Hottest of the Summer Possible

It was just a week ago that we were talking about the possibility for record breaking cold. This weekend the story is much different, with a heat blast (possibly the hottest of the summer) moving our way for the beginning of the work week.

So far, this July has been fairly cool, a trend that we have been dealing with this entire summer. Here is a look at high temperatures so far this year. Notice that only a few cities have officially reached 90º!

Only two days in July experienced above average temperatures: July 6 & 7. Every other day in July has been below average. Pay close attention to the green line in the graph below showing average temperatures. Notice that little dip at the end? Today, July 19th, is the first day where average temperatures begin to cool.

But that’s not the case this July 19th! Just when temperatures are supposed to cool they are beginning to warm. Here’s the set-up. A low pressure to our north and a weak high pressure to our west will allow a surge of warm, moist area to move its way northward.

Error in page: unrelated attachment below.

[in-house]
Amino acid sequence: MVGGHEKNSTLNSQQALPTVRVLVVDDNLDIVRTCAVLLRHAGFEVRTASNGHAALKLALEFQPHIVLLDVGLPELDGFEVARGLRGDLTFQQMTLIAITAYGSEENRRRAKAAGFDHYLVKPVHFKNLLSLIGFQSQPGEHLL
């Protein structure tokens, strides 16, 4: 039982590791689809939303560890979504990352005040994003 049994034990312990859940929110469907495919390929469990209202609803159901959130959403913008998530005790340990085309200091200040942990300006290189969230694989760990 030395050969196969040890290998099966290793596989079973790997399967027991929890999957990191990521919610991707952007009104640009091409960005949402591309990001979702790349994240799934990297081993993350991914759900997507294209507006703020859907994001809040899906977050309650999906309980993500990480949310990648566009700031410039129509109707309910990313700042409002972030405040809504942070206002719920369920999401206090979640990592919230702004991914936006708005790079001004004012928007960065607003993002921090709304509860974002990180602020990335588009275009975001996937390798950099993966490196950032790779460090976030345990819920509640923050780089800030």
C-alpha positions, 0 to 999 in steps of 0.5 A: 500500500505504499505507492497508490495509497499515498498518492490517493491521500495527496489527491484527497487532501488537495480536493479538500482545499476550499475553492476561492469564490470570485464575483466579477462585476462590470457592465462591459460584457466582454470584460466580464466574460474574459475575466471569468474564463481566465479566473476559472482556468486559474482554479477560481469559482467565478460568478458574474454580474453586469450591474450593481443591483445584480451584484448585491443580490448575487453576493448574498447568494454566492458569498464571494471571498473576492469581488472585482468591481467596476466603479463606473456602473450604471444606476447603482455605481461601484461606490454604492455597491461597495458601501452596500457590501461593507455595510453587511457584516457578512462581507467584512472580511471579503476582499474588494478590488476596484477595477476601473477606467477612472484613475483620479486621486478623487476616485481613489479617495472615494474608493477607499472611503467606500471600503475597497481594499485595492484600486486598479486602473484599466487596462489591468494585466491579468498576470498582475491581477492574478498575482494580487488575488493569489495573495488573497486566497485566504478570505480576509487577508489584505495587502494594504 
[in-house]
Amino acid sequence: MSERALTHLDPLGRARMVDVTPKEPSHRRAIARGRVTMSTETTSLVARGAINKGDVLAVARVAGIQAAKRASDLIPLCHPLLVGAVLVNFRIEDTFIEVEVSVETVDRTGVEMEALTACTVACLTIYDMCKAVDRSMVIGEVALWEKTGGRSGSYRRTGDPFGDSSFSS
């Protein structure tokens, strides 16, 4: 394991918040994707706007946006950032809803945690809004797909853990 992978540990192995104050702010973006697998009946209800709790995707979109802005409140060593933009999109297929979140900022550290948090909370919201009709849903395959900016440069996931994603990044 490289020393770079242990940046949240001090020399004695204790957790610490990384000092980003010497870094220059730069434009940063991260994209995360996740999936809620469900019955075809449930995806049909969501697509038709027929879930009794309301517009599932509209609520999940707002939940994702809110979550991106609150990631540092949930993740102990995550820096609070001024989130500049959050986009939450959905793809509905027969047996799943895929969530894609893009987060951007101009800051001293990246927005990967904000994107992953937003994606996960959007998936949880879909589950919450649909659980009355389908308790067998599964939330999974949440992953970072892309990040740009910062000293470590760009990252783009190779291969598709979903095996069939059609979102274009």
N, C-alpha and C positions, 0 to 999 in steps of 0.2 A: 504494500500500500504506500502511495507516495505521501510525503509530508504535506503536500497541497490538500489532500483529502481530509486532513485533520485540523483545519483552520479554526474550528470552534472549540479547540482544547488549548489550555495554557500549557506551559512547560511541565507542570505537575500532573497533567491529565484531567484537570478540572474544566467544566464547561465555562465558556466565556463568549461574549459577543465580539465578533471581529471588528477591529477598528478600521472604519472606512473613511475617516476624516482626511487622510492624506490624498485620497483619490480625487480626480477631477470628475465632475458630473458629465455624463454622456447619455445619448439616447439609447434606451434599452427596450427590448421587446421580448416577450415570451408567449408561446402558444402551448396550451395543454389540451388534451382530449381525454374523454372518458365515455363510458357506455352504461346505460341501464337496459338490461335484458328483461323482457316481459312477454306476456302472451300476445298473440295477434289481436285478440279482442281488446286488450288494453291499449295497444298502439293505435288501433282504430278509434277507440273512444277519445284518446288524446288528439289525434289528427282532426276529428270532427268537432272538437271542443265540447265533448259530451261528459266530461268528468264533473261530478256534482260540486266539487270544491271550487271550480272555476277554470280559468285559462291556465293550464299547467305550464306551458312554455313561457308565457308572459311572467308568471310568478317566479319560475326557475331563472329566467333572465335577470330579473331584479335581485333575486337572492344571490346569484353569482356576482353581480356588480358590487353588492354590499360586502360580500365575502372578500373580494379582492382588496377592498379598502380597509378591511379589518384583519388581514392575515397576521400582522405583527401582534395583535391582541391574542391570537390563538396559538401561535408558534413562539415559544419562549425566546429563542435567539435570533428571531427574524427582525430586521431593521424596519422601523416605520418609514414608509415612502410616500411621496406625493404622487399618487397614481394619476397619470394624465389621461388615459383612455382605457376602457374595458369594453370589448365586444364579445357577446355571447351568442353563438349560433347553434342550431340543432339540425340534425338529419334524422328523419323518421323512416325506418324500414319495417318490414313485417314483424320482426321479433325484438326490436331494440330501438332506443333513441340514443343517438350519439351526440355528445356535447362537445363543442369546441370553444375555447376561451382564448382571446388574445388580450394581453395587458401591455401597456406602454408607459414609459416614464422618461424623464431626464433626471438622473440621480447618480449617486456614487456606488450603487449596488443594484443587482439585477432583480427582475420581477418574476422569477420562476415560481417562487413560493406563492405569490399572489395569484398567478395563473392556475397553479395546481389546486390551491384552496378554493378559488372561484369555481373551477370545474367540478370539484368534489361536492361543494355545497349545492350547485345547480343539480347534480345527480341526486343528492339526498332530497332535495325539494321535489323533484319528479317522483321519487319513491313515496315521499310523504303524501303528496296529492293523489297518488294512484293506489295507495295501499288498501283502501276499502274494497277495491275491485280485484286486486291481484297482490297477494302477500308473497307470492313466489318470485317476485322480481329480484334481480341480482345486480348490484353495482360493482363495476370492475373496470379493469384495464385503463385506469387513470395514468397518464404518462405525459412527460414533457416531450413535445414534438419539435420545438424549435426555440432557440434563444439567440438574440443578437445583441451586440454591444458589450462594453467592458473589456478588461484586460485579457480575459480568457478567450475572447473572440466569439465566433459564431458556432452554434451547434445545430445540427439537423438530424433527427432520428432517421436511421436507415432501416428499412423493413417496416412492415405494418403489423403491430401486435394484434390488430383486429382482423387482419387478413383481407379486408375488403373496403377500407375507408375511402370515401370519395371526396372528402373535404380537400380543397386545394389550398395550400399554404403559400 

That low pressure will bring with it a chance for rain both Monday morning (slight chance) and most of Tuesday (likely chance). Temperatures will be greatly impacted by any rain showers and clouds that develop. More clouds/rain during the middle of the day means cooler temperatures. At this point high temperatures on Monday & Tuesday are expected to reach the upper 80s with a few isolated 90s possible.

Winds out of the south will not only bring in warm air, but also very moist air. Dew points are expected to rise into the middle 70s, making for miserable conditions.

Temperatures in the upper 80s and dew points in the middle 70s will combine to push heat indices or the feels like temperature into the upper 90s, possibly even 100s (the hottest it’s been all summer)!.

Remember, when feels like temperatures rise this high, avoid excessive outdoor activities and make sure to hydrate. Our hot air doesn’t last too long with relief quickly approaching by Wednesday and lasting through the end of the week.

Justin Thompson-Gee
Storm Tracker 6 Meteorologist


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